Author: Kurt Helin

Shelly Sterling, Donald Sterling

Donald Sterling loses appeal to reverse $2B sale of Clippers

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LOS ANGELES (AP) — A California appeals court has rejected former Clippers owner Donald Sterling’s attempt to reverse the $2 billion sale of the team.

The 2nd District Court of Appeal ruled Monday that Sterling failed to show any legal error by a Los Angeles Superior Court judge who approved the sale last year.

Sterling’s estranged wife sold the team to former Microsoft CEO Steve Ballmer after the NBA threatened to seize the team after banning Donald Sterling for life for making derogatory remarks about blacks.

The 81-year-old billionaire sued his wife of six decades for seizing the family trust that owned the team after two doctors found he had signs of Alzheimer’s.

Sterling has since filed to divorce Shelly Sterling.

Donald Sterling also has sued his wife and the NBA in federal court.

Bucks’ Jabari Parker to miss at least three games with foot sprain

Jabari Parker

Come on basketball gods, can’t you go easy on the kid?

Jabari Parker looked like the Rookie of the Year until a torn ACL sidelined him for the majority of last season. He missed the start of this season and in the five games he played showed a little rust but was scoring 7.2 points a game on 48.6 percent shooting. But now an injury has sidelined him again.

It sounds like he will miss at least three games, maybe more. You know the Bucks will be cautious bringing him back.

The Bucks are off to a 5-5 start, but the defense that powered them to the playoffs last season has slipped this season — they are 27th in the league. The hope was they were getting healthy and would start to find their groove, but that plan has to go on hold for a little while.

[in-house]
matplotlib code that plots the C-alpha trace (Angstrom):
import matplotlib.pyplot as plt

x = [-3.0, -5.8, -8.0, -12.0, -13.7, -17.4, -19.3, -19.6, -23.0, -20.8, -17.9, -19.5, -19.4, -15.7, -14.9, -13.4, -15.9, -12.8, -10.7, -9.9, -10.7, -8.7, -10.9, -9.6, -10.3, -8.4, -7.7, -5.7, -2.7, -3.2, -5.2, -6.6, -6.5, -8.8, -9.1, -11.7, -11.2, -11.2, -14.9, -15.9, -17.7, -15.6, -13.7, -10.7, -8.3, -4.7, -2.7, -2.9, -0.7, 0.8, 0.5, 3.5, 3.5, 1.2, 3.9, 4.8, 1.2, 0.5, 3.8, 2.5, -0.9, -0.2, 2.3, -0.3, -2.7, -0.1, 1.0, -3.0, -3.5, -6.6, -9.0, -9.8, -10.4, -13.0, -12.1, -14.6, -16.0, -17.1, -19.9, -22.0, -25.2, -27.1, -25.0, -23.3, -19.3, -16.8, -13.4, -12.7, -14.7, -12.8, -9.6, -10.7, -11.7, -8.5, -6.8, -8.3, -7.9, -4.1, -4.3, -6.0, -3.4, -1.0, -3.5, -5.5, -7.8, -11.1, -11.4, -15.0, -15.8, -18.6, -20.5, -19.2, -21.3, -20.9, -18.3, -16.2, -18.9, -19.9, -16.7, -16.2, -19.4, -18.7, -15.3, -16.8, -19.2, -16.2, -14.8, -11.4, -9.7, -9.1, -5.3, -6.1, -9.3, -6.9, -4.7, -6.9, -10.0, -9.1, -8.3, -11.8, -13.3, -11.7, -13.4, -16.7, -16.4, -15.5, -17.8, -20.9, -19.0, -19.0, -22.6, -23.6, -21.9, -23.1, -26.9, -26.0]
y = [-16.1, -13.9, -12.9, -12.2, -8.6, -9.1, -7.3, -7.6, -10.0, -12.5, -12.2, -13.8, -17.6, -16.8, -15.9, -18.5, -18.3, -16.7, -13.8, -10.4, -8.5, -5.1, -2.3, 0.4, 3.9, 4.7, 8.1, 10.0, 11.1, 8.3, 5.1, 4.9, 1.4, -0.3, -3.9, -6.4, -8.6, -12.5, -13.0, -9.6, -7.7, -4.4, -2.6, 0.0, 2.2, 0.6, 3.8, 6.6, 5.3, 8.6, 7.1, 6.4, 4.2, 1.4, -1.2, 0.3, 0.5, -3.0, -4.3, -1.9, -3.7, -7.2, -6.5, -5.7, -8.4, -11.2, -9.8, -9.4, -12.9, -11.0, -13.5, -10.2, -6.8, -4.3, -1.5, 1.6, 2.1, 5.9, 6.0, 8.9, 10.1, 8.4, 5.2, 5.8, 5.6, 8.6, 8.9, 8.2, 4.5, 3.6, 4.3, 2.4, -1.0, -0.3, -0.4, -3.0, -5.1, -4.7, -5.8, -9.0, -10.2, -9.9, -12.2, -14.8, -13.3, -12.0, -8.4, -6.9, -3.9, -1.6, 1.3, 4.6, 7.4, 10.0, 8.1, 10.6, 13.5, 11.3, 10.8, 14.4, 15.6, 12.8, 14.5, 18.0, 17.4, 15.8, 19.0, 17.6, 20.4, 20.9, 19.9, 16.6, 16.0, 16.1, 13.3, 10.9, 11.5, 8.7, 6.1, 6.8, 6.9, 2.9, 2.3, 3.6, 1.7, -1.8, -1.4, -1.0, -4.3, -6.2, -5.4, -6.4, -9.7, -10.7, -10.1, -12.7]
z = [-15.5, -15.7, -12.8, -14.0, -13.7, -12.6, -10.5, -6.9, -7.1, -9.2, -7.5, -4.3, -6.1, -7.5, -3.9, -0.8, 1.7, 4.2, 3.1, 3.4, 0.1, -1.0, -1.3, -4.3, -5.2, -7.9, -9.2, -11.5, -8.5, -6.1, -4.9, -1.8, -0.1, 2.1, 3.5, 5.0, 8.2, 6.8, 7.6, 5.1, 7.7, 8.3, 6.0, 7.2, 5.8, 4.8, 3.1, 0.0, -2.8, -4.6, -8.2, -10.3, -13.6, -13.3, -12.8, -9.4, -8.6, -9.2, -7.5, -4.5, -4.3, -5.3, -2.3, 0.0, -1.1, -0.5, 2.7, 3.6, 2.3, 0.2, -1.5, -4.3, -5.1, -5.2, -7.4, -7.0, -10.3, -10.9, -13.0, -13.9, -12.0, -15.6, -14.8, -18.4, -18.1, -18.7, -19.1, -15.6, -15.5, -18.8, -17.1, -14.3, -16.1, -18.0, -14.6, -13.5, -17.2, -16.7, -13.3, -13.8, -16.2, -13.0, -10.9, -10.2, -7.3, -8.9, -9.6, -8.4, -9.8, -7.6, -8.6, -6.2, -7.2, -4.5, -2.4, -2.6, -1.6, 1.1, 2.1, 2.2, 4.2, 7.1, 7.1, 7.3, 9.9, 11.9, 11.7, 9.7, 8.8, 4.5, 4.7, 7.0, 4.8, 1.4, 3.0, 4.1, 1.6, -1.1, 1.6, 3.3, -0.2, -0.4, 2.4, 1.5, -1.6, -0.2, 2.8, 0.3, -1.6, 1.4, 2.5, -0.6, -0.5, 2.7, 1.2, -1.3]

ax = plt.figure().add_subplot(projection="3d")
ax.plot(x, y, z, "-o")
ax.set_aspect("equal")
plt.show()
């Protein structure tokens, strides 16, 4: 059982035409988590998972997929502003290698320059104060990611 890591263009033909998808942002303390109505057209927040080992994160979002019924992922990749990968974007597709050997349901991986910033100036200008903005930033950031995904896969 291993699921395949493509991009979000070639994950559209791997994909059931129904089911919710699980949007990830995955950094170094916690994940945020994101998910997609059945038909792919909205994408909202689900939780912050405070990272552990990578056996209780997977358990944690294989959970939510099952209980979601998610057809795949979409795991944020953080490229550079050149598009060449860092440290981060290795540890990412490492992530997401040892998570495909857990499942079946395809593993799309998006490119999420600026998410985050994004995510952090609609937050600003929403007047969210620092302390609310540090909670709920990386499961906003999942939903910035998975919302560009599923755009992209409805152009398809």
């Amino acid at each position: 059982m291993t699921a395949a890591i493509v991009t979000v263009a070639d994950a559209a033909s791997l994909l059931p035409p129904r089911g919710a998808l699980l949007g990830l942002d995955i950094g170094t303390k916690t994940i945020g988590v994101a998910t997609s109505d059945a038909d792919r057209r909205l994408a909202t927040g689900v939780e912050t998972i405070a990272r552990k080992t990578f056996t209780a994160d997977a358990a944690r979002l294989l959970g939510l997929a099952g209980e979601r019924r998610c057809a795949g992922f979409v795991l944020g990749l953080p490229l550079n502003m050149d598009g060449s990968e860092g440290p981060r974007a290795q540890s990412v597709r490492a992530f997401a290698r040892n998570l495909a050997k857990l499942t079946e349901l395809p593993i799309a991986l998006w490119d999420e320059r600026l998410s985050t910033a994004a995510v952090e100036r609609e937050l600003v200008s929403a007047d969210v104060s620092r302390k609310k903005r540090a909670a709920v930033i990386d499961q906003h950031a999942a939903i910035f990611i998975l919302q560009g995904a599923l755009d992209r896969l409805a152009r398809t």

Rockets’ Trevor Ariza tells truth: “We’re not playing hard enough”

James Harden, Dwight Howard

Energy is a skill in the NBA — and one the Houston Rockets have been lacking.

The Rockets have the second-worst defense in the NBA this season. Our old friend Matt Moore laid it out brilliantly at CBS’s Eye on Basketball with these stats: The Rockets are 28th in defensive rebound percentage; 28th in allowing second-chance points; 25th in putback points per possession allowed; 25th in number of opponent field goal attempts in the restricted area per game; and 29th in opponent field-goal percentage at the rim. This is a team with Dwight Howard on it (and the numbers are a little better when he is on the floor), but the Rockets are simply getting outworked nightly on defense.

Trevor Ariza admitted as much to Jonathan Feigen of the Houston Chronicle.

The good news for Rockets fans is that effort is correctable. While this is the kind of thing that gets coaches fired, it should be James Harden, Howard, and the other veteran locker room leaders on this team who make the change happen (by words and example).

If you’re in the camp that thinks any team based around Harden and Howard can’t ultimately succeed, you’re just nodding your head.

But this is a team that won 56 games and made the Western Conference Finals last season — this team should not be this bad. Maybe they tasted success, saw the addition of Ty Lawson, and thought they could snap their fingers and make it back to that level. Complacency has destroyed many a season. Maybe it is something else in the locker room.

Whatever it is, the Rockets need to figure it out sooner or later because the elite teams in the West are not going to wait around for them.